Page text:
SEIU members from across California rally in Sacramento to support the Healthcare and Essential Workers Protection Act
Today, healthcare workers gathered at the Capitol to ensure the
passage of SB 275, the Healthcare and Essential Workers
Protection Act. The Act will create a comprehensive
PPE plan for California to ensure frontline workers never again
find themselves without appropriate protective equipment during a
pandemic or other emergency.
The COVID-19 crisis has exposed how ill prepared our hospitals, providers, and other essential industries are when a pandemic hit — and the catastrophic number of infections and deaths that result. In California alone, healthcare workers have tested positive for COVID-19 and at least 100 have died as a result of becoming infected.
Jennifer Esteen, San Francisco General Hospital Psychiatric Registered Nurse, was one of the essential workers at the Capitol expressing the need to send the legislation to Governor Gavin Newsom to make into the law.
“Last week the hospital I’m employed by, San Francisco General, had a 16 percent increase in worker illness. That’s only one hospital in one city in this state. A 16 percent increase in one week, imagine what happening to all of our healthcare workers throughout the state. We are all at risk and this pandemic does not care if you are rich or poor. Does not care if we are black or white. We need to be protected. SB 275 gives us an opportunity to make sure we are better prepared in the future. Also will make sure that California workers produce 25% of the stockpile,” said Esteen.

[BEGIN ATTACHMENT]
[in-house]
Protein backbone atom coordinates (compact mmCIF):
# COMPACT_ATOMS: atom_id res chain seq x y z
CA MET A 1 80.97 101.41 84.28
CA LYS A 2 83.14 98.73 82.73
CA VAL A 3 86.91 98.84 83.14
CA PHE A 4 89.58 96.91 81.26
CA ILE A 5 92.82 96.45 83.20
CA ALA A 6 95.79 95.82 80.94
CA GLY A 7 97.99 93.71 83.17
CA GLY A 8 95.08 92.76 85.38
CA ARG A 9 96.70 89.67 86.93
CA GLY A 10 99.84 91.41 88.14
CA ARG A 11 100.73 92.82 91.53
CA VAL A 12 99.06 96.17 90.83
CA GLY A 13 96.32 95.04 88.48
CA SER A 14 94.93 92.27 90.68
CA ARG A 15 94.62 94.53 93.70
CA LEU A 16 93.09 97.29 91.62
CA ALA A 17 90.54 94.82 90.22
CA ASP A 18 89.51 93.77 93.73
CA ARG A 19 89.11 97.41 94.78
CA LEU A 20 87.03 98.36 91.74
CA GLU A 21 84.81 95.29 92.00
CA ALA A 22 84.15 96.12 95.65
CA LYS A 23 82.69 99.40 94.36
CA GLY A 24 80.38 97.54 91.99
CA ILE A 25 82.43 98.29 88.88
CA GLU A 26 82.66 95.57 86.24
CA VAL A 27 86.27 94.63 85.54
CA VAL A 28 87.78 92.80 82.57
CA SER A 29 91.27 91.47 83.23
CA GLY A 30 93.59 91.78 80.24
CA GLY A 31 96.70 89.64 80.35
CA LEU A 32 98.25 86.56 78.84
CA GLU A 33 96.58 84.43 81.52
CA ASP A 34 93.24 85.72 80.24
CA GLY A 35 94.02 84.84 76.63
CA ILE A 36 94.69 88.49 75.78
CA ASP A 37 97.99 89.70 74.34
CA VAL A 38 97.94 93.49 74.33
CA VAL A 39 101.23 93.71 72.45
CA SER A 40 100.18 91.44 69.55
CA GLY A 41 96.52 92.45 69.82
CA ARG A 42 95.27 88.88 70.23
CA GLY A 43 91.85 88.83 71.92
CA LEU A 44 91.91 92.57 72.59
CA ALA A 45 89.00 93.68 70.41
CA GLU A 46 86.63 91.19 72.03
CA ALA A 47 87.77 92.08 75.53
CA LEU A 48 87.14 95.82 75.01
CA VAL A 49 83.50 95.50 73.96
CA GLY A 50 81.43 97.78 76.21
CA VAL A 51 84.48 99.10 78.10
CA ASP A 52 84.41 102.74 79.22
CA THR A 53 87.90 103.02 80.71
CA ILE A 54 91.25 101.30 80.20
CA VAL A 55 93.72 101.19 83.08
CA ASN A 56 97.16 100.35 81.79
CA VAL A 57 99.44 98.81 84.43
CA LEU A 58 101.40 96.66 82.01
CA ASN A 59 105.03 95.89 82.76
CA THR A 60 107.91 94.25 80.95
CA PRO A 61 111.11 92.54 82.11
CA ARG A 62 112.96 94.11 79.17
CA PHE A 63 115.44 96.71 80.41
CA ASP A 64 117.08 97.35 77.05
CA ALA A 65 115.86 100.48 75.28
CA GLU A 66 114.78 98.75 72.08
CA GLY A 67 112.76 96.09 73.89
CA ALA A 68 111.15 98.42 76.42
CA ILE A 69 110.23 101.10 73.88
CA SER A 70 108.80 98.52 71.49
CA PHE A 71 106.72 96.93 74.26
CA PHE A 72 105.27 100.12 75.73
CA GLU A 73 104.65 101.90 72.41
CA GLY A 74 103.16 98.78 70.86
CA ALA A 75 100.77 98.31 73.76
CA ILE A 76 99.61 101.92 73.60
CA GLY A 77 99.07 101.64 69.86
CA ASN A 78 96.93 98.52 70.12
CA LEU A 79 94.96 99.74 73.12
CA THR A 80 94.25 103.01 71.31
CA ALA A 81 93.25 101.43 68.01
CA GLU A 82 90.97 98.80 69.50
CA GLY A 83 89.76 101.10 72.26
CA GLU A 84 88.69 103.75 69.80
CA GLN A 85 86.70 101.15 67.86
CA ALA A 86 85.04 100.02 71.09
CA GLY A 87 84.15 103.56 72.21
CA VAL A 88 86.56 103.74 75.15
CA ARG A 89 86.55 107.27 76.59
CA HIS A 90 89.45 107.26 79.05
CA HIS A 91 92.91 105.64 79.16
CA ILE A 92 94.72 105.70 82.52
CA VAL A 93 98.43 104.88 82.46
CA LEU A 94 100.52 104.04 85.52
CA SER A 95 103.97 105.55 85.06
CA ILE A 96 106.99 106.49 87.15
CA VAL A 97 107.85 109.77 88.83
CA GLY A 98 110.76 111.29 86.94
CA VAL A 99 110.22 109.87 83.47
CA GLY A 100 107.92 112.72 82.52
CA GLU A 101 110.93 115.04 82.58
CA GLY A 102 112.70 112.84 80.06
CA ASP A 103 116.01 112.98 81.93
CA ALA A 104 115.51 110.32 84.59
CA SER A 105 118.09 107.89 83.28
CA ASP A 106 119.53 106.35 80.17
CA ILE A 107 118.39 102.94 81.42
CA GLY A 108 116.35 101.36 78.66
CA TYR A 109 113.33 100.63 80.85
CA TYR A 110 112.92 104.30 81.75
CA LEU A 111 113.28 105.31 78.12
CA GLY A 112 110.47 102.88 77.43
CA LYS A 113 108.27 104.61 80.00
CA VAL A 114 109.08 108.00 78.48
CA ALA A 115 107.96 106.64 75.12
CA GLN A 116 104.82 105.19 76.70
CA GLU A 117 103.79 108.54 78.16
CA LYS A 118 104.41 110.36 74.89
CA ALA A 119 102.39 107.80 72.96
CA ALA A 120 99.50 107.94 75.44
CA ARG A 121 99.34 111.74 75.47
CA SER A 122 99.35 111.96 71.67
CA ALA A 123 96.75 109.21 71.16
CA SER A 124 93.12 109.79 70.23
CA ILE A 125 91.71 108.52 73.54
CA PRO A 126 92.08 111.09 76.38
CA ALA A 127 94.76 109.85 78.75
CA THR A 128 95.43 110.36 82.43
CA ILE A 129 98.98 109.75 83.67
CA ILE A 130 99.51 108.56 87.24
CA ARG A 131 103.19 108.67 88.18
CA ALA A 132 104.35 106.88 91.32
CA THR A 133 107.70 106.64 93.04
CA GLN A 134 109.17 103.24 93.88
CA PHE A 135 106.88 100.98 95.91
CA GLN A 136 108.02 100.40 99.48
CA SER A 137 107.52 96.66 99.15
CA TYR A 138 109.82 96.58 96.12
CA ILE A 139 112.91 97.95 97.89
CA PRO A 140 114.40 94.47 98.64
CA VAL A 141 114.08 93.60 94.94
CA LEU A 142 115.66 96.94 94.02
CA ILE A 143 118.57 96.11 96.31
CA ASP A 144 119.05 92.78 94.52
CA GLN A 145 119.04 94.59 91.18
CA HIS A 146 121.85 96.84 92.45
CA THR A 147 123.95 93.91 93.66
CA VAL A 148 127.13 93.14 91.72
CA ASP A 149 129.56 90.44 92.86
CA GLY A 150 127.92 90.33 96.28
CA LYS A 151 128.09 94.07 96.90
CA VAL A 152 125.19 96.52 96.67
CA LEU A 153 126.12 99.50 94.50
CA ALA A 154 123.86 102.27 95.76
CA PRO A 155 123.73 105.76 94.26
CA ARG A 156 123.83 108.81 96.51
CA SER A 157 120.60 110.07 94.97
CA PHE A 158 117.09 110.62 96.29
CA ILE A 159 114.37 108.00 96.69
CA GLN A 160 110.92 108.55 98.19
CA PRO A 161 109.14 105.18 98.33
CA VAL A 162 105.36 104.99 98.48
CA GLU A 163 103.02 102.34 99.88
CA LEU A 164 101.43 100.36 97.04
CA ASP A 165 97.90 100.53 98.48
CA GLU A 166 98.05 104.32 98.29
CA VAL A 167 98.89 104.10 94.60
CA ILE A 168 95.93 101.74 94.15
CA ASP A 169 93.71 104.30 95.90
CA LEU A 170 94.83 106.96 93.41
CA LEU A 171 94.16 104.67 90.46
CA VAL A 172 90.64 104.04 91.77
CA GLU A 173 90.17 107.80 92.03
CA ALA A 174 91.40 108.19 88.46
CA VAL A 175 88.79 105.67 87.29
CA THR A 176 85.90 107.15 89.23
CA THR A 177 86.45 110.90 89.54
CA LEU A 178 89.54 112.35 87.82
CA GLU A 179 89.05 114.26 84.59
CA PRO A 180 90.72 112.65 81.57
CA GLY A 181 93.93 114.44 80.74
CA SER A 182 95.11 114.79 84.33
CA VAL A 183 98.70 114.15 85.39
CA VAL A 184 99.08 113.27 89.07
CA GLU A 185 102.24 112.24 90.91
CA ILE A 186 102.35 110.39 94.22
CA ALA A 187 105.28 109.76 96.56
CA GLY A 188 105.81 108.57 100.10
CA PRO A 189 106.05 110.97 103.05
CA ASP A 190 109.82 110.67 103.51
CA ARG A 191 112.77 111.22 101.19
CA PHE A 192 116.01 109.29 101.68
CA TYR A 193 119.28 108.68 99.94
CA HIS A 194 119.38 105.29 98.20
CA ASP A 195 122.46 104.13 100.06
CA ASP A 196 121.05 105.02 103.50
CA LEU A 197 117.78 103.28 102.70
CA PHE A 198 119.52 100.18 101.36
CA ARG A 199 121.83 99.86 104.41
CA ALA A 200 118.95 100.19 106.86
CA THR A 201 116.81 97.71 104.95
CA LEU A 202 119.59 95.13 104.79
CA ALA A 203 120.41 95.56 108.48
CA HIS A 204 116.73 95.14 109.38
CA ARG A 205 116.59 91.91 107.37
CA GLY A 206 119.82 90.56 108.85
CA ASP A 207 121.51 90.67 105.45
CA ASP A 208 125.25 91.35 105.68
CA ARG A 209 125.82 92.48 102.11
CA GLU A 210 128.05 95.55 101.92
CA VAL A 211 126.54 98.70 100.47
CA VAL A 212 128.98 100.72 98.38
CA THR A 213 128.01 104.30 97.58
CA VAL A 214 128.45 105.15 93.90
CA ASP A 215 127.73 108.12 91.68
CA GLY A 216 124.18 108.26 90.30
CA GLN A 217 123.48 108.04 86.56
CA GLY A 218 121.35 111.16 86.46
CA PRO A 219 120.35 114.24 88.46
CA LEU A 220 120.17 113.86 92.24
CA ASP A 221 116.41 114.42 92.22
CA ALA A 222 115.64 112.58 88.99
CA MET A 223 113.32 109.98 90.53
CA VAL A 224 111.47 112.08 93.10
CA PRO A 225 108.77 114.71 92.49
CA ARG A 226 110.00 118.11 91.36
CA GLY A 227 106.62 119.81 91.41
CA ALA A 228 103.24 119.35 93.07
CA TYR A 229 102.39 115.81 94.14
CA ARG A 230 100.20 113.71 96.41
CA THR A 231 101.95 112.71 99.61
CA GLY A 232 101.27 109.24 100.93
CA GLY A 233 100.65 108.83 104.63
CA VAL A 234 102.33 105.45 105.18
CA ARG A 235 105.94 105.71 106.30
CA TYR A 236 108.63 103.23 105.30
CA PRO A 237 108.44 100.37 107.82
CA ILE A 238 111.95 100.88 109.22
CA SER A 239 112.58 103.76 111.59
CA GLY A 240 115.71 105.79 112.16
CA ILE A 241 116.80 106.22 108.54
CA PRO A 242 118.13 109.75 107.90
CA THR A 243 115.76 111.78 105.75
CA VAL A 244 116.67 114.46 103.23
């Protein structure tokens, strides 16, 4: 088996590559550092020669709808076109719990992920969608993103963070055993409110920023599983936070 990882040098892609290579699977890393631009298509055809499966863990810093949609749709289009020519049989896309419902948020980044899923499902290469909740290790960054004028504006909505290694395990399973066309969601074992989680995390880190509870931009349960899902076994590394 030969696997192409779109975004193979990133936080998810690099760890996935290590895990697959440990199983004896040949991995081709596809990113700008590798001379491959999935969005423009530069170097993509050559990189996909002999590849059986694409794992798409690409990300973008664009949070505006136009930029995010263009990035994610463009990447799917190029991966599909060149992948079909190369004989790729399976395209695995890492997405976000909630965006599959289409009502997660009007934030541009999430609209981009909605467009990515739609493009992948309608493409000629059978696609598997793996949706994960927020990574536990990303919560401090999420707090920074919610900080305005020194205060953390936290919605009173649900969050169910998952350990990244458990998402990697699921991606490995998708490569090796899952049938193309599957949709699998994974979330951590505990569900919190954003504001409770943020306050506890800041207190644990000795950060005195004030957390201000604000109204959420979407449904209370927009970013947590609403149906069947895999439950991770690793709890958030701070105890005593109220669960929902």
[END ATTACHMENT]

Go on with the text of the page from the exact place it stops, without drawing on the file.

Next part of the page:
SB 275 would be required to create a 90-day stockpile of pandemic-level PPE:
- The stockpile must include N95 respirators and other types of PPE that protect the eyes, face, head, and limbs.
- The purpose of the state stockpile is to ensure all healthcare and other essential workers have access to PPE. In hospitals, this includes housekeepers, certified nursing assistants, transporters, and other essential workers — not just doctors and other higher-paid workers.
- Low-income, medically underserved areas and populations are prioritized to ensure communities of color have access to PPE if they don’t have enough.
- Require that 25% of the PPE is produced within California to ensure that the state, healthcare, and other essential industries won’t have to scramble for PPE from suppliers outside California or outside the country, or find ourselves completely at the mercy of unscrupulous suppliers.